And so another class graduates from Eureka Springs High School and passes into legend. The graduation ceremony was held Friday, May 22 at the new high school gymnasium. It was announced that the 45 members of the graduating class of 2015 have already been awarded over $700,000 in college scholarships.
Also over the weekend, the Eureka Springs High School Alumni Association held its 125th annual banquet and meeting at the Inn of the Ozarks Convention Center.Chairing the meeting was Alumni President Rusty Dycus (Class of 1992).
Diane O’Connor Weems (Class of 1986) welcomed the newly graduated Class of 2015 as members of the Alumni Association. Diane’s daughter Sarah Weems (Class of 2015) responded by accepting the invitation on behalf of the graduating class.
Bobby Pyatt (Class of 1955) was presented the Alumnus of the Year Award by Jeff Reynerson (Class of 1974). Mr. Pyatt is one of the all-time great basketball players from Eureka Springs High School. In the days before the establishment of the three-point shot, he once scored 49 points in a single game. It was also reported that he has a passing resemblance to Cary Grant and is a true gentleman.
Phyllis Albrecht McGuire (Class of 1962) presented Juan Luis Palacios Romero (Class of 2015) with this year’s $1500 Alumni Association Scholarship after reading his excellent essay to the group.
When Ben Rivett (Class of 1964) stepped forward to call the roll of the members present, someone shouted that he was the “best bus driver ever.” I tried to keep track of how many names were called, and the unofficial total I arrived at was an even 100 alumni members present (plus their guests). The oldest class represented was the Class of 1942.
David Stoppel (Class of 1978) read the names of the 14 alumni who had passed away in the previous year.
Association Treasurer Tammy Sherman Bullock (Class of 1991) presented the financial report and Association Secretary Gayla Goff Wolfinbarger (Class of 1981) read the minutes of the 2014 meeting.
The meeting was adjourned after Thalia Colvin-Ortega (Class of 2015) won the Apple iPad.
This photograph of George O’Connor of Eureka Springs, Arkansas was taken November 25, 1950. He is standing in front of his business, O’Connor’s Texaco Service Station. He was 49 years old. This photograph was provided by Susan Willard of Kansas. It was on November 25, 1950 that George O’Connor, a Justice of the Peace, married her parents.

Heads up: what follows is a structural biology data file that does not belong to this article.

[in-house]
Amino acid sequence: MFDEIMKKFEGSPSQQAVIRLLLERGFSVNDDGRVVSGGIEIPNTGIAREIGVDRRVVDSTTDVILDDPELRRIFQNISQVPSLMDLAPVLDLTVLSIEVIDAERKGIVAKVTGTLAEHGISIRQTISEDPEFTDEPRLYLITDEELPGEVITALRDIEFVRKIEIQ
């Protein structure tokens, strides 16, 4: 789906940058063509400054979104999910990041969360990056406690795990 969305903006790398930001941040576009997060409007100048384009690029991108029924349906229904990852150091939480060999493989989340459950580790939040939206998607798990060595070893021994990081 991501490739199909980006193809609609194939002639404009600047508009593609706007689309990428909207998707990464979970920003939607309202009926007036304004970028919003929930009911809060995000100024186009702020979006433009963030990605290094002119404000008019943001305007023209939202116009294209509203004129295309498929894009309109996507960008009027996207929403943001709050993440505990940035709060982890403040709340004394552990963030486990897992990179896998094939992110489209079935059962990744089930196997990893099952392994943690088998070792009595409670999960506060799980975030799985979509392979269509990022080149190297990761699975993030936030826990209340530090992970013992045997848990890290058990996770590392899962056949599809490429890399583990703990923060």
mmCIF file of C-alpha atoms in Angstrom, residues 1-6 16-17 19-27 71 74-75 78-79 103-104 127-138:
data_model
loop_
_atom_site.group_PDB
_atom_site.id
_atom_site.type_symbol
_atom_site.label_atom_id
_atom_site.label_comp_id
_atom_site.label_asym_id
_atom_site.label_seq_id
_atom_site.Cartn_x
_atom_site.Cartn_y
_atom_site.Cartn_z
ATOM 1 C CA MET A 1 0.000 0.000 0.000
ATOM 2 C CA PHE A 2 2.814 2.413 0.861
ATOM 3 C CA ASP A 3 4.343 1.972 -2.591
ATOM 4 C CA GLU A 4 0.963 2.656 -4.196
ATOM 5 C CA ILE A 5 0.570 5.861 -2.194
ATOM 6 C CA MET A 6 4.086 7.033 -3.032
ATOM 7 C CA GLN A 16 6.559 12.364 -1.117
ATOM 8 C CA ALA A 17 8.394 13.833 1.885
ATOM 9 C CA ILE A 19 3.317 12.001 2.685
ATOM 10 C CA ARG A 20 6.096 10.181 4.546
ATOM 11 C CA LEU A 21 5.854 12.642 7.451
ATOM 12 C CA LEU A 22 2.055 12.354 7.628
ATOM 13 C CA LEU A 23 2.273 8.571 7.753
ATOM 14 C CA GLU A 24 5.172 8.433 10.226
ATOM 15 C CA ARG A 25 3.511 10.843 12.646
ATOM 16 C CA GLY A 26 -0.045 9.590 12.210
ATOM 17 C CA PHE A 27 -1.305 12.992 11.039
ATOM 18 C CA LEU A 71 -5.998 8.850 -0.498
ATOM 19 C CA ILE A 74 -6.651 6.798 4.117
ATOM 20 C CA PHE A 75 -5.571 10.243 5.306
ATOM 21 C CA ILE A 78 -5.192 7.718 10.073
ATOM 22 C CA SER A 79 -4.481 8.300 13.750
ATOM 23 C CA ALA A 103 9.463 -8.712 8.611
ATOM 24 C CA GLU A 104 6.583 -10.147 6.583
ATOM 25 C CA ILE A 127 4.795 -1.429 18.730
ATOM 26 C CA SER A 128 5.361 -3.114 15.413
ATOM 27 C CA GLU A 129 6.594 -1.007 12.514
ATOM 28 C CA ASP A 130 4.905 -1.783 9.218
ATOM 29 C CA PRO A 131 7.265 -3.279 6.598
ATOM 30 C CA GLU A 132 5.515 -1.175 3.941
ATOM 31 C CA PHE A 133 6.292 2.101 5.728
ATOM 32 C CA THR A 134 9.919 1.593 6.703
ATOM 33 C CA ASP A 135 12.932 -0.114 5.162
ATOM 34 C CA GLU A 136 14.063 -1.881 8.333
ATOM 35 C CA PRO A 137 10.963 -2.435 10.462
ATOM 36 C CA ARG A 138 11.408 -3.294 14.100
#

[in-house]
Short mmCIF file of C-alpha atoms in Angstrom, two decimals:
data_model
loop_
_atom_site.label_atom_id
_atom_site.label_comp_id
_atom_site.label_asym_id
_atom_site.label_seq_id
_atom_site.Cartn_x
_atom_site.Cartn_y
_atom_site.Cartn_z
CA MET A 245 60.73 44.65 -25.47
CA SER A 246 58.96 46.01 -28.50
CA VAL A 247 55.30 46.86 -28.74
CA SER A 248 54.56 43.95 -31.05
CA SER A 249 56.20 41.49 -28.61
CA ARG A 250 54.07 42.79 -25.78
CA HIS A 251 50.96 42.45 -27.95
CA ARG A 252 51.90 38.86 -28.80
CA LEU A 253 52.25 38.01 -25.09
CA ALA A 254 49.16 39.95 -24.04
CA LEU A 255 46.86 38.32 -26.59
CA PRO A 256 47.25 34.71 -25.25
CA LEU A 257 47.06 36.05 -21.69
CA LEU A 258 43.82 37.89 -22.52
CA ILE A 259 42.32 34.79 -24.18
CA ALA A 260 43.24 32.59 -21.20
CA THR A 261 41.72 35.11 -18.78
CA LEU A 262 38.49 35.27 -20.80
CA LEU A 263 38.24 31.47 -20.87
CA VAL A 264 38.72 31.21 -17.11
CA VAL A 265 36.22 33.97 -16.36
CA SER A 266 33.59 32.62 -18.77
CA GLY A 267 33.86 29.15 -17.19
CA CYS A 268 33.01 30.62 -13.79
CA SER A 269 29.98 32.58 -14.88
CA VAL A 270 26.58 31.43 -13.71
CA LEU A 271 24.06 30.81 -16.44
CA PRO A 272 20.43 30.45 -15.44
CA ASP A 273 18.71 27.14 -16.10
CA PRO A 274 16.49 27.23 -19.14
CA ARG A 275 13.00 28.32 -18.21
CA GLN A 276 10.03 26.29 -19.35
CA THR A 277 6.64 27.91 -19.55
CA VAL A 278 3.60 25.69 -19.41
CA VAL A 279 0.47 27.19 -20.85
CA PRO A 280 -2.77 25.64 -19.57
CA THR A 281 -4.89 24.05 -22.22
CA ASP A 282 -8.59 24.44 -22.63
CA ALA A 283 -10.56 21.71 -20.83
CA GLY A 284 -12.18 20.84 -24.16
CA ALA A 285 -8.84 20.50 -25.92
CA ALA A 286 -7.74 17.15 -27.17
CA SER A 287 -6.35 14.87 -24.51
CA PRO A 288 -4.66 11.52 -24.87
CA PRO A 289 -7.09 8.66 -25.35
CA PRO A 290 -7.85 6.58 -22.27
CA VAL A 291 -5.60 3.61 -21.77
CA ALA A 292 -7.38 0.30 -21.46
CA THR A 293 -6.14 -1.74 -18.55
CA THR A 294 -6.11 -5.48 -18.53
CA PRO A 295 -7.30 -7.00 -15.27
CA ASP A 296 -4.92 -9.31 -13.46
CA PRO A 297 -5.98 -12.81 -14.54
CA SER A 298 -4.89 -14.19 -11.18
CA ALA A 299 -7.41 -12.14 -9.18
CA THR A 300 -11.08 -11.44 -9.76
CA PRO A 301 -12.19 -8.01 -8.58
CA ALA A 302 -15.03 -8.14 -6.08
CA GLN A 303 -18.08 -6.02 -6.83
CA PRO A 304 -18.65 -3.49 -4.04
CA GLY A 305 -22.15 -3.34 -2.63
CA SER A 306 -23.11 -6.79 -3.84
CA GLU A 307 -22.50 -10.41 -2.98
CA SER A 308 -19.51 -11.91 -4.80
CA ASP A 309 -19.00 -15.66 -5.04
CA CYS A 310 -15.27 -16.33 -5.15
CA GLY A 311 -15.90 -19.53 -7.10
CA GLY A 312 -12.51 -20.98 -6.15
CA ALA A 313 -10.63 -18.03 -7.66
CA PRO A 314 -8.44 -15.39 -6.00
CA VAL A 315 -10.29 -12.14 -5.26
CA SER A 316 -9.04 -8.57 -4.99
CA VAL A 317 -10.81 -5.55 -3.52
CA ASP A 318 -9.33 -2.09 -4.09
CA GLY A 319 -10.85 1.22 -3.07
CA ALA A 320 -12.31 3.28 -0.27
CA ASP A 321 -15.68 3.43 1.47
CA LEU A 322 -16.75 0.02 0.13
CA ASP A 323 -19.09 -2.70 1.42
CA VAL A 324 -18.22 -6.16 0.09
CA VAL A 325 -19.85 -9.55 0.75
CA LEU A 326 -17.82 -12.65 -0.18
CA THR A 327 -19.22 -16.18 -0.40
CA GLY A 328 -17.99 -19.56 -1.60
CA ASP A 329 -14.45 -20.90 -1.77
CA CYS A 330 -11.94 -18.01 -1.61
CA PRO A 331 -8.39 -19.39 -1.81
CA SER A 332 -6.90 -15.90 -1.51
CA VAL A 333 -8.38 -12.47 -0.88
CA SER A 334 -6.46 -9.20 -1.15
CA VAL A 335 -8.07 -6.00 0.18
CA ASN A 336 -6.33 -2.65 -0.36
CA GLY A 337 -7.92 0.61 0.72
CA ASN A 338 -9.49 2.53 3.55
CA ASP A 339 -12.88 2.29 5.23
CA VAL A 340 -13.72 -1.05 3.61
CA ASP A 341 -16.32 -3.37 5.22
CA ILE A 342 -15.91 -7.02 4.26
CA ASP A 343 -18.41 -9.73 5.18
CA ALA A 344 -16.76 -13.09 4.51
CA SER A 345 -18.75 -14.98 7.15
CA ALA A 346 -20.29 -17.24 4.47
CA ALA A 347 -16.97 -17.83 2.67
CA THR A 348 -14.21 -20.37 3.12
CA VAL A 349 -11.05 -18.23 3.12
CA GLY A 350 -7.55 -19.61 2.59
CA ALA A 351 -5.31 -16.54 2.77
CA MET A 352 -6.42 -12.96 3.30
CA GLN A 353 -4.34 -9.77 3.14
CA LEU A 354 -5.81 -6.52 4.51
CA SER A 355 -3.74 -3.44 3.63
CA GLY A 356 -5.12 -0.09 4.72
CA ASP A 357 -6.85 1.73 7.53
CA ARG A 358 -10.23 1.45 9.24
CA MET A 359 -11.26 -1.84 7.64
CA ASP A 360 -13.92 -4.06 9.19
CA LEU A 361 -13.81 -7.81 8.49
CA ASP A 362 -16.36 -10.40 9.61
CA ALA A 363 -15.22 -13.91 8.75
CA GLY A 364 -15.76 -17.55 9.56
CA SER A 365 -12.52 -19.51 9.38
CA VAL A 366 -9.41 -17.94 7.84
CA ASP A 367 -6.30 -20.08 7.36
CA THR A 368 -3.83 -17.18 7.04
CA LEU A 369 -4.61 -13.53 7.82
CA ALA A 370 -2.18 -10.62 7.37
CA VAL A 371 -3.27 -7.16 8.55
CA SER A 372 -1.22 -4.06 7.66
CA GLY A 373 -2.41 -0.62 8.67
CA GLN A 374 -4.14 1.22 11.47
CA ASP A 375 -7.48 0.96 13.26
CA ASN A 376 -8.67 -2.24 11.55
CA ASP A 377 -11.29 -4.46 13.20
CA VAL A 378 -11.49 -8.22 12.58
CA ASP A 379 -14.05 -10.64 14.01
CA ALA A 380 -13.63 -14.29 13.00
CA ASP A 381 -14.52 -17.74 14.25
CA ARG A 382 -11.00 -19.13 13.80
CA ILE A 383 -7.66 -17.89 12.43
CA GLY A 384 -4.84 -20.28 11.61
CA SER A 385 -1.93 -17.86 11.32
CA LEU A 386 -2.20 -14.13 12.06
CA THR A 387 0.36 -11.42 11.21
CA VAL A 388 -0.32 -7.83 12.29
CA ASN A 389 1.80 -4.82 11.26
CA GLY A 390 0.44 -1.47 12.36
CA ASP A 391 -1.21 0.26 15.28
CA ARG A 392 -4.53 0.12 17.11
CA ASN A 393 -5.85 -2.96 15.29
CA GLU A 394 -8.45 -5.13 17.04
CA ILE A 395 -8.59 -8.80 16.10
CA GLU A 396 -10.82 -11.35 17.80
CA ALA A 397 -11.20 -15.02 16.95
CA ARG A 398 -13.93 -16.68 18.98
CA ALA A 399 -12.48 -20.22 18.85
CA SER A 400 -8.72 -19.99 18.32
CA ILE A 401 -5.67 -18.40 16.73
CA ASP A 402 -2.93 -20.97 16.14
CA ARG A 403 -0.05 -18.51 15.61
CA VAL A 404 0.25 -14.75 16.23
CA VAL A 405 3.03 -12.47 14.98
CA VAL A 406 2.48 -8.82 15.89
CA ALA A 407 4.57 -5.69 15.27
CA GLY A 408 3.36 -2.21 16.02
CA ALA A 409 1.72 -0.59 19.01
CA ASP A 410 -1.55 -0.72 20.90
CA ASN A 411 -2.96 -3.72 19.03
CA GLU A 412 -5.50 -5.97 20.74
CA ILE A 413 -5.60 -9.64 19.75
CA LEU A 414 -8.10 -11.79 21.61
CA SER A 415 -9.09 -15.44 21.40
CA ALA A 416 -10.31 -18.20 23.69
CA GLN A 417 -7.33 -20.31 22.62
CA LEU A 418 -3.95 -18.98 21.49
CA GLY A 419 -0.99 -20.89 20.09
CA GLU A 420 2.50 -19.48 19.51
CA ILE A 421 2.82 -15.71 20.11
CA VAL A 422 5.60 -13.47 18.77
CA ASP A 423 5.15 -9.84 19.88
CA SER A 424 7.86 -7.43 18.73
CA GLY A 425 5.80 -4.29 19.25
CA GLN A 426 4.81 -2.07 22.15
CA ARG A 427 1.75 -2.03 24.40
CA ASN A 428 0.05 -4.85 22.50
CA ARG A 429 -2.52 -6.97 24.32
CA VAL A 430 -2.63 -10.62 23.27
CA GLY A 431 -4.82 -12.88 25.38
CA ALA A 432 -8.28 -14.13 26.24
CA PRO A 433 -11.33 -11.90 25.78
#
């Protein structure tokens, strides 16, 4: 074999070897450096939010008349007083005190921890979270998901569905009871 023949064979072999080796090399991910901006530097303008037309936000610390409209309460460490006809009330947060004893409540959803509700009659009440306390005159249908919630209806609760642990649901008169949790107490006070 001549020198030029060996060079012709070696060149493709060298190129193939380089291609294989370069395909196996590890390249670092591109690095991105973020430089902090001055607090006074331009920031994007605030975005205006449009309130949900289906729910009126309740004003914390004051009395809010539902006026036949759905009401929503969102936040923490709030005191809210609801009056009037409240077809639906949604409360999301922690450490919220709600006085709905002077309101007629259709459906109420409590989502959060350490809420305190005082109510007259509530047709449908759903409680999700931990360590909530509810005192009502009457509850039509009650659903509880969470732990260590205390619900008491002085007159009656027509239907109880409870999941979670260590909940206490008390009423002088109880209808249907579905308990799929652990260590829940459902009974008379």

This old postcard depicts the US 62 highway bridge that once crossed the Kings River between the Arkansas cities of Eureka Springs and Berryville. It was sometimes dangerous because of its narrowness, but I still miss it. The new bridge is five lanes wide and undoubtedly safer but its also ugly. With its elegant arches, I thought the bridge on the postcard was a beautiful structure. I don’t know what year the old bridge was dedicated, but at the ribbon cutting, Jack McCall rode the first horse across it.
A nice little four inch snow and single digit temperatures makes it feel like winter has returned.
We are in the depths of winter and bats have been flying around the hollow sky, ticks are thick on the ground and tree frog peepers have been peeping.
While in college, we splurged and celebrated our anniversary at the nicest restaurant we could afford in Russellville, Arkansas. I remember the croutons were good. At the table next to us was another young couple and they ordered wine with their dinner. The waitress apologized and said, “I’m sorry, we’re dry.” When the waitress departed, the couple put their heads together in lively discussion. At the return of the waitress, the young lady said, “We’re from California. Can you explain to us what you mean about being dry?” The waitress cheerfully enlightened the travelers about alcohol sales in Pope County and much of the state.
Arkansas has more dry counties than any other state in the nation. Of the 75 counties in the state, 63 are dry or partially dry. Many locals don’t seem to realize that most of our own Carroll County is dry. There are 21 townships in Carroll County and 14 of them are dry or partially dry.
Since it was decided by a vote of the people, some say it was democracy in action. Others cite big government or the influence of certain church denominations. Others have a simple argument about freedom. I don’t care myself, although I am prone to occasional fits of perverse pride when Arkansas is out of step with mainstream America. It is, after all, an issue settled by most of the United States before World War II.
I’ve read that Arkansas liquor distributors are not necessarily in favor of repealing the ban, though one might wonder why. Some believe it will not change consumption or total sales, but will increase costs of doing business (transportation and paperwork costs, I suppose.)
Of course, Eureka Springs is not dry. My understanding is that it never has been, not even during prohibition. Since supply follows demand, local hill farmers with entrepreneurial ambitions sprang into action. I won’t name names, but I had kin who profited because of prohibition. And some did a little jail time, too. In the 1920s and the early 1930s the federal courts in both Fayetteville and Harrison did a booming business prosecuting and processing many small business owners.
Mattocks Garage was located at 64 South Main Street in Eureka Springs, Arkansas. Notice the small sign showing that the business was managed by McKinley Hussey. My Great-Grandfather (George) Walter Weems was employed there as a mechanic and named one of his sons, my grandfather, McKinley Weems.